5. 5. + Market Assessment  Also, a market assessment may be conducted that will help determine the viability of a proposed product in the marketplace.The market assessment will help to identify opportunities in a market or market segment. If no opportunities are found, there may be no reason to proceed with a feasibility study. If opportunities are found, the market assessment can give focus and direction to the construction of business scenarios to investigate in the feasibility study. A market assessment will provide much of the information for the marketing feasibility section of the feasibility study.
  6. 6. + Results and Conclusions  The conclusions of the feasibility study should outline in depth the various scenarios examined and the implications, strengths and weaknesses of each. The project leaders need to study the feasibility study and challenge its underlying assumptions.This is the time to be skeptical.  Don’t expect one alternative to “jump off the page” as being the best scenario. Feasibility studies do not suddenly become positive or negative. As you accumulate information and investigate alternatives, neither a positive nor negative outcome may emerge. The decision of whether to proceed is often not clear cut. Major stumbling blocks may emerge that negate the project. Sometimes these weaknesses can be overcome. Rarely does the analysis come out overwhelmingly positive.The study will help you assess the tradeoff between the risks and rewards of moving forward with the business project.  Remember, it is not the purpose of the feasibility study or the role of the consultant to decide whether or not to proceed with a business idea. It is the role of the project leaders to make this decision, using information from the feasibility study and input from consultants.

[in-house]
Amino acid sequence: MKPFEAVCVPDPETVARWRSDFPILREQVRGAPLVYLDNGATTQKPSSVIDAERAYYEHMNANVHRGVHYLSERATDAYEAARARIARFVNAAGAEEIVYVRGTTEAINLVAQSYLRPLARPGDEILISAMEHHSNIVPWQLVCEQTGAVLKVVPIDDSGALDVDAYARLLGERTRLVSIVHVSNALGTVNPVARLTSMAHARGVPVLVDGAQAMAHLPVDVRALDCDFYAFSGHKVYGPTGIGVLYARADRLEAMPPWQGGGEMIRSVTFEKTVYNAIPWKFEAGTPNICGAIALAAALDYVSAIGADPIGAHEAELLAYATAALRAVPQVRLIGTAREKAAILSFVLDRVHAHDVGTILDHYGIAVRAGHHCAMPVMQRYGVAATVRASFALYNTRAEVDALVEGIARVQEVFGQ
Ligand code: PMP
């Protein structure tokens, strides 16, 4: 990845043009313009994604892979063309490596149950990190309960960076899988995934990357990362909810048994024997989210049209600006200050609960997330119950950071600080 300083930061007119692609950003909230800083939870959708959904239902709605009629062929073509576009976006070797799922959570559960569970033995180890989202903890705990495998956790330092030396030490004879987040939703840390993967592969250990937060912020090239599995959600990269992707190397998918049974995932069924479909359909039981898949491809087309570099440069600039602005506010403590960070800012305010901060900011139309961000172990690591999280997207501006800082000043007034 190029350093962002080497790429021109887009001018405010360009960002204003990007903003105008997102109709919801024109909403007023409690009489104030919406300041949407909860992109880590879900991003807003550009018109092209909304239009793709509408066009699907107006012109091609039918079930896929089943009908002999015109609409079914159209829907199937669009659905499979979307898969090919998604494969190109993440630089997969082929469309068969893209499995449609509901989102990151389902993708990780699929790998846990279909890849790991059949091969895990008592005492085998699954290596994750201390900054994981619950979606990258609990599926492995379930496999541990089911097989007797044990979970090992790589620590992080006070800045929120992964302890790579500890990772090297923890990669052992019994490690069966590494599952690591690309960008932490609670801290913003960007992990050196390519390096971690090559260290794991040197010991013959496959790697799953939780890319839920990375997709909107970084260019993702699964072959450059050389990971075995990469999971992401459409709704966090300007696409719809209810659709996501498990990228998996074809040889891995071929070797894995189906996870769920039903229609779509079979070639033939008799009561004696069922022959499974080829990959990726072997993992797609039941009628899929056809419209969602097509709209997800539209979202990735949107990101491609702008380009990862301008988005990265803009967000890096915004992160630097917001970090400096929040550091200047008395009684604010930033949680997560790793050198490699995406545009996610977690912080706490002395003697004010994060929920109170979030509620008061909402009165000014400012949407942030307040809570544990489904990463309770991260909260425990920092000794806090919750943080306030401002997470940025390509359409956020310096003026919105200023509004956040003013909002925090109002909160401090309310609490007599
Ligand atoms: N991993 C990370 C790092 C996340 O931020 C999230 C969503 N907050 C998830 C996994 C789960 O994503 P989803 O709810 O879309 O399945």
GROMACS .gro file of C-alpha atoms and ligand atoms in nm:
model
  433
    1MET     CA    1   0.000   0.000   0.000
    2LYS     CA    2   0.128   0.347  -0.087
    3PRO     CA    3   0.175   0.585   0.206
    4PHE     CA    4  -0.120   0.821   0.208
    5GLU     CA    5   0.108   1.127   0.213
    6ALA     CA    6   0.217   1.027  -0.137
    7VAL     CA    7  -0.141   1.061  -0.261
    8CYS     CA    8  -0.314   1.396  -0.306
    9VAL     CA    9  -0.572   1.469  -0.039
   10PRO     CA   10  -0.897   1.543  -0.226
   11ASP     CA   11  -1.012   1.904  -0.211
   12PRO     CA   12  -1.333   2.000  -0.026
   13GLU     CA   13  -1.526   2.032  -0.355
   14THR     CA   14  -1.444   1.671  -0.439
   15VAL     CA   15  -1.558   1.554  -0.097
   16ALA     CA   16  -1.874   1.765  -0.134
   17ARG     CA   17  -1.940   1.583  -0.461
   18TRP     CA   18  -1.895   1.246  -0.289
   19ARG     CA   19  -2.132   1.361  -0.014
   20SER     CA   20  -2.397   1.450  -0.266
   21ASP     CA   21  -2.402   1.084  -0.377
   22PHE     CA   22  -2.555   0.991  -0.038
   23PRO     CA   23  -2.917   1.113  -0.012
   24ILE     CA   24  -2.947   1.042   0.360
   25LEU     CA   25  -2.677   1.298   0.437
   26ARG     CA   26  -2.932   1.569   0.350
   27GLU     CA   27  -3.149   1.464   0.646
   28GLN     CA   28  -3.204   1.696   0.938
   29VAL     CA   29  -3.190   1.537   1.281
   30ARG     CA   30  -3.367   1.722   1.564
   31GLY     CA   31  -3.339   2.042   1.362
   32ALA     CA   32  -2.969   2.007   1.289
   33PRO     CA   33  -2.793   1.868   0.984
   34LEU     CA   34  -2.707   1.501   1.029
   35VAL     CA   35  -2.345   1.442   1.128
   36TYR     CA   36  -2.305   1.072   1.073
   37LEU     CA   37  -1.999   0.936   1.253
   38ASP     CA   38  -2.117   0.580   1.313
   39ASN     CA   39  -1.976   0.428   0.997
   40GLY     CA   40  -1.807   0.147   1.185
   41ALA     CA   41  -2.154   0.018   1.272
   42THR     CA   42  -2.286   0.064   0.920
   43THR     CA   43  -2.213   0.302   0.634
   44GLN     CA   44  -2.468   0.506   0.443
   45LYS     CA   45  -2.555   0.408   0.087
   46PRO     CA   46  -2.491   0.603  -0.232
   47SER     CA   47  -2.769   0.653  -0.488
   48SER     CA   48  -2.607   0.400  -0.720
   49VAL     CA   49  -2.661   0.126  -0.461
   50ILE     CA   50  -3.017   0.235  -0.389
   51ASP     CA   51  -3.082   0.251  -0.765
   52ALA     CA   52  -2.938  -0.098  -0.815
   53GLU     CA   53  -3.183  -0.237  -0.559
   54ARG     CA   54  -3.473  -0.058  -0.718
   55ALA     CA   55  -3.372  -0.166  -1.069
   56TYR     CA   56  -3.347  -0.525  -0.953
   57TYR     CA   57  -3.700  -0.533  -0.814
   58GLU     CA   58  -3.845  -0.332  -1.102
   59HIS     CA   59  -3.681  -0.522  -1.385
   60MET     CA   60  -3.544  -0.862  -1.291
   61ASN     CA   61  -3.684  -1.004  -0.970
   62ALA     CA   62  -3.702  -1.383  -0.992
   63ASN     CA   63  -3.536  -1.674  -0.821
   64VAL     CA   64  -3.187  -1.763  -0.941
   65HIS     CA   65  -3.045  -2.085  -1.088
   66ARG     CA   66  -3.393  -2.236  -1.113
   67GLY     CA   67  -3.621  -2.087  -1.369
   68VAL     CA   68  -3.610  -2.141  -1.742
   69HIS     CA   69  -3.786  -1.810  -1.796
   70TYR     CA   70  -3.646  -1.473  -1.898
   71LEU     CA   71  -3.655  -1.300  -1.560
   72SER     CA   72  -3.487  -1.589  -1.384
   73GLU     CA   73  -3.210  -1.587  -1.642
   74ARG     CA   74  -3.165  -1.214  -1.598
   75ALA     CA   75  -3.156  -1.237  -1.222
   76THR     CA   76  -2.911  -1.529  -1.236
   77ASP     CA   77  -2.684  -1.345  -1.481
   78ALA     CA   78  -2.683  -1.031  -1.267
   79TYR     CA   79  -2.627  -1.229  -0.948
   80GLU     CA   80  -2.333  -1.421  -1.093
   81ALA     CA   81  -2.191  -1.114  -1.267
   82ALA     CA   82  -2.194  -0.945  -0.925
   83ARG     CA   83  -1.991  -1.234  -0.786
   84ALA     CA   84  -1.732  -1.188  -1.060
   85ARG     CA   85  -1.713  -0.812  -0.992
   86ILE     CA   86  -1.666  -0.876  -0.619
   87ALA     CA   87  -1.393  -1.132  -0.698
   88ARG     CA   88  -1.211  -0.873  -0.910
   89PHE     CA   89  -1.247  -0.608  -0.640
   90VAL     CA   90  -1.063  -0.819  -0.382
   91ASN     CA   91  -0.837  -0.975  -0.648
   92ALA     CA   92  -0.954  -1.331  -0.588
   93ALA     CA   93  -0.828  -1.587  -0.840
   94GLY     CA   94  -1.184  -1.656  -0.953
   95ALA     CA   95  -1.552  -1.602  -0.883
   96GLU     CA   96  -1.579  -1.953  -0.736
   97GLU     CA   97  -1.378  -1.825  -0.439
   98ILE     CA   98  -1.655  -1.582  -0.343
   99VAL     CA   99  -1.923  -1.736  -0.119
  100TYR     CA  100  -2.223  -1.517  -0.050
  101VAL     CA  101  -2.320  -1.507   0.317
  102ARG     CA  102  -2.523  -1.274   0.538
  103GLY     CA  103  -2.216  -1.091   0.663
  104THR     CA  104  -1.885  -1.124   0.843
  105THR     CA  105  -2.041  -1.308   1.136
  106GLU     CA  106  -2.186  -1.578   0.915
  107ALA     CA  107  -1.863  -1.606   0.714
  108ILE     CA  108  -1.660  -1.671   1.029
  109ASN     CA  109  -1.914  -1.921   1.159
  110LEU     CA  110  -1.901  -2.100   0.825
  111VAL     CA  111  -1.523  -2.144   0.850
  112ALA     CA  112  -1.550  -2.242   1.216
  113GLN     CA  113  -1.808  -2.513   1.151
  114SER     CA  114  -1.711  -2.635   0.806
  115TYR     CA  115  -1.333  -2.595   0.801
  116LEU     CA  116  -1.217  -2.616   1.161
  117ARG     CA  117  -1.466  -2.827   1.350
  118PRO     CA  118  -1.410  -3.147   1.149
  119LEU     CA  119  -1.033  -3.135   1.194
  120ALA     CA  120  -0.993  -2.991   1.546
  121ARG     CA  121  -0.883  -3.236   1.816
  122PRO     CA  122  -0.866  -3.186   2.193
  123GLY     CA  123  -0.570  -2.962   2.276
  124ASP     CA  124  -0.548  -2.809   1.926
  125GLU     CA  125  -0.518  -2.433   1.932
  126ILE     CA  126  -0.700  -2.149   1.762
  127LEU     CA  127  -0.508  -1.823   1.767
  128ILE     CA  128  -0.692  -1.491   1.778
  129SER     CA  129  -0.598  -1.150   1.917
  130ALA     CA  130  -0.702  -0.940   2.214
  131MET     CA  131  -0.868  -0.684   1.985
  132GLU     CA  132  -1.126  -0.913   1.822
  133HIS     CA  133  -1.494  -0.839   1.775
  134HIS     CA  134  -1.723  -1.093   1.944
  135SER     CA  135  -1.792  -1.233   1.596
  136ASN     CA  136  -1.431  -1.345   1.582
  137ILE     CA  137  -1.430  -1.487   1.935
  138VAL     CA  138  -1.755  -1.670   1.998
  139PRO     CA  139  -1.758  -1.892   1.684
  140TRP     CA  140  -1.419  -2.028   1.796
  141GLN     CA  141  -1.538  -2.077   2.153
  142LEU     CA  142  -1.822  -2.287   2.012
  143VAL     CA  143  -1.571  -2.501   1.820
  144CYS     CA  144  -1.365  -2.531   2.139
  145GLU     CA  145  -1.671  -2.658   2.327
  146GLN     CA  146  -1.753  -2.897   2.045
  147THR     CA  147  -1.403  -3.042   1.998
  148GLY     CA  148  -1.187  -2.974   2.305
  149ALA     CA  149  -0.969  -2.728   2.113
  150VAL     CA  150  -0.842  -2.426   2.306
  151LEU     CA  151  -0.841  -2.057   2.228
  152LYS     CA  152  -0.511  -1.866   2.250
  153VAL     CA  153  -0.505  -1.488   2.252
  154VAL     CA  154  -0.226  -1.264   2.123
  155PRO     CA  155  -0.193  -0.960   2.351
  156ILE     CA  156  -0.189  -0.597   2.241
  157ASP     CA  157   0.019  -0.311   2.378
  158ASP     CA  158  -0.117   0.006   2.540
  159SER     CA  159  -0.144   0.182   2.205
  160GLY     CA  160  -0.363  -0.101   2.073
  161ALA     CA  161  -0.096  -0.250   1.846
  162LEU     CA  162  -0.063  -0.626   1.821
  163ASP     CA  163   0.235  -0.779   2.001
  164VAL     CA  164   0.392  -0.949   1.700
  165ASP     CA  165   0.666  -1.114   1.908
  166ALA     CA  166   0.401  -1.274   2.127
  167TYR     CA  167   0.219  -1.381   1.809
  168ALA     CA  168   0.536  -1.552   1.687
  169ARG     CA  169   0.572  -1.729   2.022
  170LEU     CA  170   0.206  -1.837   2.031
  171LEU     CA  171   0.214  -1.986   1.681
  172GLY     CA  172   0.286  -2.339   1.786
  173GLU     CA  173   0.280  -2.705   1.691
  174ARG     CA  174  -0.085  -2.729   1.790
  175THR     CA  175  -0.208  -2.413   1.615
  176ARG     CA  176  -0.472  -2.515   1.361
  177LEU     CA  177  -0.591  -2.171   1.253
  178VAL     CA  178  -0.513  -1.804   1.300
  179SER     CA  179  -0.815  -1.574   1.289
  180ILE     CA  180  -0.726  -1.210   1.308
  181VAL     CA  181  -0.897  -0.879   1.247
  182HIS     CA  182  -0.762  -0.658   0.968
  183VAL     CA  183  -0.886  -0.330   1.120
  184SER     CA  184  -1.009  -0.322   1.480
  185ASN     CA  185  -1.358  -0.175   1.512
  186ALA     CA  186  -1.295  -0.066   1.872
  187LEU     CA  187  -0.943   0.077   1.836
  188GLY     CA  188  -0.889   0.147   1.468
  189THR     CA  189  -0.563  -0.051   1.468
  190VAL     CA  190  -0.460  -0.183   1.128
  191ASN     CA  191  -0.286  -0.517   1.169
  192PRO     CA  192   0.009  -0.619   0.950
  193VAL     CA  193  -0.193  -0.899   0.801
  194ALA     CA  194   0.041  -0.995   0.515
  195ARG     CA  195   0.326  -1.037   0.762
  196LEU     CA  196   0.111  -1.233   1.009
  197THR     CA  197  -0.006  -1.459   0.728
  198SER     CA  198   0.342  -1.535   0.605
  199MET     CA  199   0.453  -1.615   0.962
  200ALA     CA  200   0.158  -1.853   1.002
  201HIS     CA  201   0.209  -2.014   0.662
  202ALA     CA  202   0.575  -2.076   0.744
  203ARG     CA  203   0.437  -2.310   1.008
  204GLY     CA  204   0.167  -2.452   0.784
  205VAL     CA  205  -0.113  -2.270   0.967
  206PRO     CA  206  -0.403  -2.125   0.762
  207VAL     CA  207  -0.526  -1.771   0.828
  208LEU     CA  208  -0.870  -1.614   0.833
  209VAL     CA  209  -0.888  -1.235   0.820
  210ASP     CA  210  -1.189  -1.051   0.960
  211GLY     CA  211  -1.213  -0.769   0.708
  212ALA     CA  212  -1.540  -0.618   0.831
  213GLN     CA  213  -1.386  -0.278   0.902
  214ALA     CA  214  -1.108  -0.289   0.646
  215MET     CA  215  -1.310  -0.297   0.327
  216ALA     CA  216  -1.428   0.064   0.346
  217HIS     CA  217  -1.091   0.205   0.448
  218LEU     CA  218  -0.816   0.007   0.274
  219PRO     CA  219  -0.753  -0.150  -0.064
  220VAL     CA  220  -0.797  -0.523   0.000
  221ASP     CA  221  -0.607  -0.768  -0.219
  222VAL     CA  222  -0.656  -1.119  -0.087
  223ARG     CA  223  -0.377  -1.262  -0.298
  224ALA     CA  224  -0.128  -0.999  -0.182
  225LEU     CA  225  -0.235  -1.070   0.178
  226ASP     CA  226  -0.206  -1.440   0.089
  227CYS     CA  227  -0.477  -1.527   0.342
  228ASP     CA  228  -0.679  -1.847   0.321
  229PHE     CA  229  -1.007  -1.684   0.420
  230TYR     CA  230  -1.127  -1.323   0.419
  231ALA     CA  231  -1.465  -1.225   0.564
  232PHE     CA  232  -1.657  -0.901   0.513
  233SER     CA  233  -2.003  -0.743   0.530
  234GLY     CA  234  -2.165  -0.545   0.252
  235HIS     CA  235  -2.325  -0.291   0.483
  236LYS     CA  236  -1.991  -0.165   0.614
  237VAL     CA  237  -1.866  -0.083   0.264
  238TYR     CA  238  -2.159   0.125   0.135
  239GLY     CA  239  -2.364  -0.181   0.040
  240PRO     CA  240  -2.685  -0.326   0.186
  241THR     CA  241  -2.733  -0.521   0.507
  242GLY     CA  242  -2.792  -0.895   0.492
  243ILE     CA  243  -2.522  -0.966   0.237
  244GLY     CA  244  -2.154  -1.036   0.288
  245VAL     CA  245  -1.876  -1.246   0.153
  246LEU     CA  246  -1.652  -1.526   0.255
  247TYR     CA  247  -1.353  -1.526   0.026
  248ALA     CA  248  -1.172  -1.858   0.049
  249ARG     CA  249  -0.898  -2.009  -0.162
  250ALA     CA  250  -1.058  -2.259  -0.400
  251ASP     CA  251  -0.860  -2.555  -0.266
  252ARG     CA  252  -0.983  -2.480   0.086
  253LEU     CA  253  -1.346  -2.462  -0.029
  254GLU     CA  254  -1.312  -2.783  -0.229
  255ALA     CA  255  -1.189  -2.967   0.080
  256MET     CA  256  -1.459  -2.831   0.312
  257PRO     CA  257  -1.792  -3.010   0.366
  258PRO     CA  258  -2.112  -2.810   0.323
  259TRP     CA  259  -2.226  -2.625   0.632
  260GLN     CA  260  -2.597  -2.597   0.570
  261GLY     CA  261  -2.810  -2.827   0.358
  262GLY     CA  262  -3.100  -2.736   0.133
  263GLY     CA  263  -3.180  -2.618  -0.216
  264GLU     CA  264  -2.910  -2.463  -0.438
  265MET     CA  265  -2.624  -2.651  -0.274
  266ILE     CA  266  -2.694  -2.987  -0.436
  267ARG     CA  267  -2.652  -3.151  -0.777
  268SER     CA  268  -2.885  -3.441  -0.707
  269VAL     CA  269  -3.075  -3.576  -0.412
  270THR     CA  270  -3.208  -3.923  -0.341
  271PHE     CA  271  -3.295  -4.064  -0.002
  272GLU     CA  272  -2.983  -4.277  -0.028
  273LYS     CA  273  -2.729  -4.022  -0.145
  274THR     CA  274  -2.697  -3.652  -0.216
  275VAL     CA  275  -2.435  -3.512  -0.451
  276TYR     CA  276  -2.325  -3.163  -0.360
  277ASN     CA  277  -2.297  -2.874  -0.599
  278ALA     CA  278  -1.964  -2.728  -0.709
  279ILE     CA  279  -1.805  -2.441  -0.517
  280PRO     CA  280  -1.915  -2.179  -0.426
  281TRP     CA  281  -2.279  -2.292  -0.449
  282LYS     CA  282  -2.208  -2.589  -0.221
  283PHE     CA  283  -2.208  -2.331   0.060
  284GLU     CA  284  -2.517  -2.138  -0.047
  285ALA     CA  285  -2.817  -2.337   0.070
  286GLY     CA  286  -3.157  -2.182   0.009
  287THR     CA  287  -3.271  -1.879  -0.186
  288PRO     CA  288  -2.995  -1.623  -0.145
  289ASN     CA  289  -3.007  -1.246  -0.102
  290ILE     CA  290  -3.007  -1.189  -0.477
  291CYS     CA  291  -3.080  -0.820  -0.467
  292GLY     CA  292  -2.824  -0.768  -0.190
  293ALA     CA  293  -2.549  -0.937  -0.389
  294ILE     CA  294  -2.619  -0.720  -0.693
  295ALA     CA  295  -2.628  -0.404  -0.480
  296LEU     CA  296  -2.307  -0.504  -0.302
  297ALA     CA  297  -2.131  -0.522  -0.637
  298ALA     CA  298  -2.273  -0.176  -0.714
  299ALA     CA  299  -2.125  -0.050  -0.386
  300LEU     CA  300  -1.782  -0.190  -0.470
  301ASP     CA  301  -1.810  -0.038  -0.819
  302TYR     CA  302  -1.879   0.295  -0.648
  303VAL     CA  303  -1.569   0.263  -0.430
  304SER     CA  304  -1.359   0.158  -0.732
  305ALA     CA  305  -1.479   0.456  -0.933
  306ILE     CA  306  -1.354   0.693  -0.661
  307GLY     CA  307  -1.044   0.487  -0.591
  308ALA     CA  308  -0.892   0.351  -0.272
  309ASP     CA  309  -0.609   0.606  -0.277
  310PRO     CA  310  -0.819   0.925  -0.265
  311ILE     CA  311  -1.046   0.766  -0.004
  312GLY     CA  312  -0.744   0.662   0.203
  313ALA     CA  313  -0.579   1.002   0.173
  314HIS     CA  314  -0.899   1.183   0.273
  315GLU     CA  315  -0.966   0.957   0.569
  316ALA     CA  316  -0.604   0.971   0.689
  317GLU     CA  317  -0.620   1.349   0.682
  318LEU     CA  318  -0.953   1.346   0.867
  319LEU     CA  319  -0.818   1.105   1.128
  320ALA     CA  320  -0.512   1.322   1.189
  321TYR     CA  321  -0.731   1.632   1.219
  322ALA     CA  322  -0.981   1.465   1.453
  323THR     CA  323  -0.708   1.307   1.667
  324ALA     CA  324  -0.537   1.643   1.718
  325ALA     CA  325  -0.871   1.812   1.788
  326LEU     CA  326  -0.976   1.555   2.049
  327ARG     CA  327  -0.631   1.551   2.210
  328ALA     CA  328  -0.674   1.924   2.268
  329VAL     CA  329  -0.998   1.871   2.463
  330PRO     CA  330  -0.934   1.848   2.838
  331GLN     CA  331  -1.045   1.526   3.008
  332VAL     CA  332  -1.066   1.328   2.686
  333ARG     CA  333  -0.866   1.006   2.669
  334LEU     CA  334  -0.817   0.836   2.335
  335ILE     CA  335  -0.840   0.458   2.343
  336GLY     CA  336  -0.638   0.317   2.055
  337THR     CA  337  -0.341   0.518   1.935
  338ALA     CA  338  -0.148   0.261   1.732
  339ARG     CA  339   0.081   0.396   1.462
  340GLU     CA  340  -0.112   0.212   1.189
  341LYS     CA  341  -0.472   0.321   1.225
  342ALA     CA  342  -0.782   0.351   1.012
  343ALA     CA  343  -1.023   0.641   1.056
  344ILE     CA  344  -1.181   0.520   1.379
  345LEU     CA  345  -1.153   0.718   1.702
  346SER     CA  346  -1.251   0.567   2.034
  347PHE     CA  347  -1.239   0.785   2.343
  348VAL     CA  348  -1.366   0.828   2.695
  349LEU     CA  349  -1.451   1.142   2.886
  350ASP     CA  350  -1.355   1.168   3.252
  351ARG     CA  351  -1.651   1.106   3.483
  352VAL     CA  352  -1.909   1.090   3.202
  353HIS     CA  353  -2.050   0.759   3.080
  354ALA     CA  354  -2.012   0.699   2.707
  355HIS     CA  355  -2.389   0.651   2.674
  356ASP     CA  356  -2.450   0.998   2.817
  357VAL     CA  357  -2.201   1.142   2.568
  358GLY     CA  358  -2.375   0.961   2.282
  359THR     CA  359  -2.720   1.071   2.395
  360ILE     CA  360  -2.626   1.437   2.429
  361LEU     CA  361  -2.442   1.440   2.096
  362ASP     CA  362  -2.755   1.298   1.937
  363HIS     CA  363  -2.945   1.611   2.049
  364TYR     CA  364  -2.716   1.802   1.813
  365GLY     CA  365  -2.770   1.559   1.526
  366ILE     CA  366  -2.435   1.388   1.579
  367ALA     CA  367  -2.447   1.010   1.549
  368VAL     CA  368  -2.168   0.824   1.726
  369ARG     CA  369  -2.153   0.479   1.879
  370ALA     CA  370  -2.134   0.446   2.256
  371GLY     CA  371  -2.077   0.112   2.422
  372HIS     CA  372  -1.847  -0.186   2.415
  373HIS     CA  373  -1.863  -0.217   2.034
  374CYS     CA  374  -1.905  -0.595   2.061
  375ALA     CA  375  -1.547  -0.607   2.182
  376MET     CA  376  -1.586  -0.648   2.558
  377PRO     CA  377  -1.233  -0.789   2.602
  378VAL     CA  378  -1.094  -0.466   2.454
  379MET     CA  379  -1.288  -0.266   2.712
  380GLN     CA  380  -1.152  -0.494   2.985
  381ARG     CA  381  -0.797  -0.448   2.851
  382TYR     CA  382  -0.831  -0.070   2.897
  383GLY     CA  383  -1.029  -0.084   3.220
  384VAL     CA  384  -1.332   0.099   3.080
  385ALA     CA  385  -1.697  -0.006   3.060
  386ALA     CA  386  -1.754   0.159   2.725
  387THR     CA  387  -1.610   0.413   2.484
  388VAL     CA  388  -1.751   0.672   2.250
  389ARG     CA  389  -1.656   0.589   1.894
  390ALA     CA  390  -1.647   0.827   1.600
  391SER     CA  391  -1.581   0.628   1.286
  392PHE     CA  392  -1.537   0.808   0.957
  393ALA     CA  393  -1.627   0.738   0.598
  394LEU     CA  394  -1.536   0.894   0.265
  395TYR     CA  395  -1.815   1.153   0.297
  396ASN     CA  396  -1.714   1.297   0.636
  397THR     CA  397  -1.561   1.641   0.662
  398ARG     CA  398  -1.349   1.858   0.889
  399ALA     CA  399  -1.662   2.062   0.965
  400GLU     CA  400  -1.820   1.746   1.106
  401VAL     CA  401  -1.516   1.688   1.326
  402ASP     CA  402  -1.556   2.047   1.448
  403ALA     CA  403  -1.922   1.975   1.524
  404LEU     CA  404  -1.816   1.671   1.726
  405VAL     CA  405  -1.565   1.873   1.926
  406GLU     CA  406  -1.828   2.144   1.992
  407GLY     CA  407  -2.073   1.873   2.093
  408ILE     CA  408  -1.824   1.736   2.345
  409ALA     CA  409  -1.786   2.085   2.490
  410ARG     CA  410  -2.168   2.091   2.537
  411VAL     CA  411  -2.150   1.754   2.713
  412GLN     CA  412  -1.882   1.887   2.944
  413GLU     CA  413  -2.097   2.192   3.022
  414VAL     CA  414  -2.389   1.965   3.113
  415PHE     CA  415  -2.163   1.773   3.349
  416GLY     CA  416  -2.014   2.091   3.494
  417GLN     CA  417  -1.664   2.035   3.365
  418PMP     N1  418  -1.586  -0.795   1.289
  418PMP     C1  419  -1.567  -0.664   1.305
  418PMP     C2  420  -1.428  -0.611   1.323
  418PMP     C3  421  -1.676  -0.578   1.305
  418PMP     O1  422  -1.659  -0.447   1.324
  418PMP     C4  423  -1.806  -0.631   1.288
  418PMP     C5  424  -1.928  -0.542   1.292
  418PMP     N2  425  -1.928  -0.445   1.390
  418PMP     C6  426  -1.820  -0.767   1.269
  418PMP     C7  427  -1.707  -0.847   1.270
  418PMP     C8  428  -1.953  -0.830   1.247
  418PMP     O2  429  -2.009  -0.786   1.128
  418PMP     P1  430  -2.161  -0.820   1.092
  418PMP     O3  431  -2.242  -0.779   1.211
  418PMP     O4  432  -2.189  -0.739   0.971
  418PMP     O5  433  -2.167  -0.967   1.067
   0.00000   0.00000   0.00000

7. 7. + Go/No-Go Decision  The go/no-go decision is one of the most critical in business development. It is the point of no return. Once you have definitely decided to pursue a business scenario, there is usually no turning back.The feasibility study will be a major information source in making this decision.This indicates the importance of a properly developed feasibility study.
  8. 8. + Reasons Given Not to Do a Feasibility Study  Project leaders may find themselves under pressure to skip the “feasibility analysis” step and go directly to building a business. Individuals from within and outside of the project may push to skip this step. Reasons given for not doing a feasibility analysis include:  We know it’s feasible. An existing business is already doing it.  Why do another feasibility study when one was done just a few years ago?  Feasibility studies are just a way for consultants to make money.  The market analysis has already been done by the business that is going to sell us the equipment.  Why not just hire a general manager who can do the study?  Feasibility studies are a waste of time. We need to buy the building, tie up the site and bid on the equipment.  The reasons given above should not dissuade you from conducting a meaningful and accurate feasibility study. Once decisions have been made about proceeding with a proposed business, they are often very difficult to change.You may need to live with these decisions for a long time
  9. 9. + Reasons to Do a Feasibility Study  Conducting a feasibility study is a good business practice. If you examine successful businesses, you will find that they did not go into a new business venture without first thoroughly examining all of the issues and assessing the probability of business success.  Below are other reasons to conduct a feasibility study.  Gives focus to the project and outline alternatives.  Narrows business alternatives  Identifies new opportunities through the investigative process
  10. 10. + ThankYou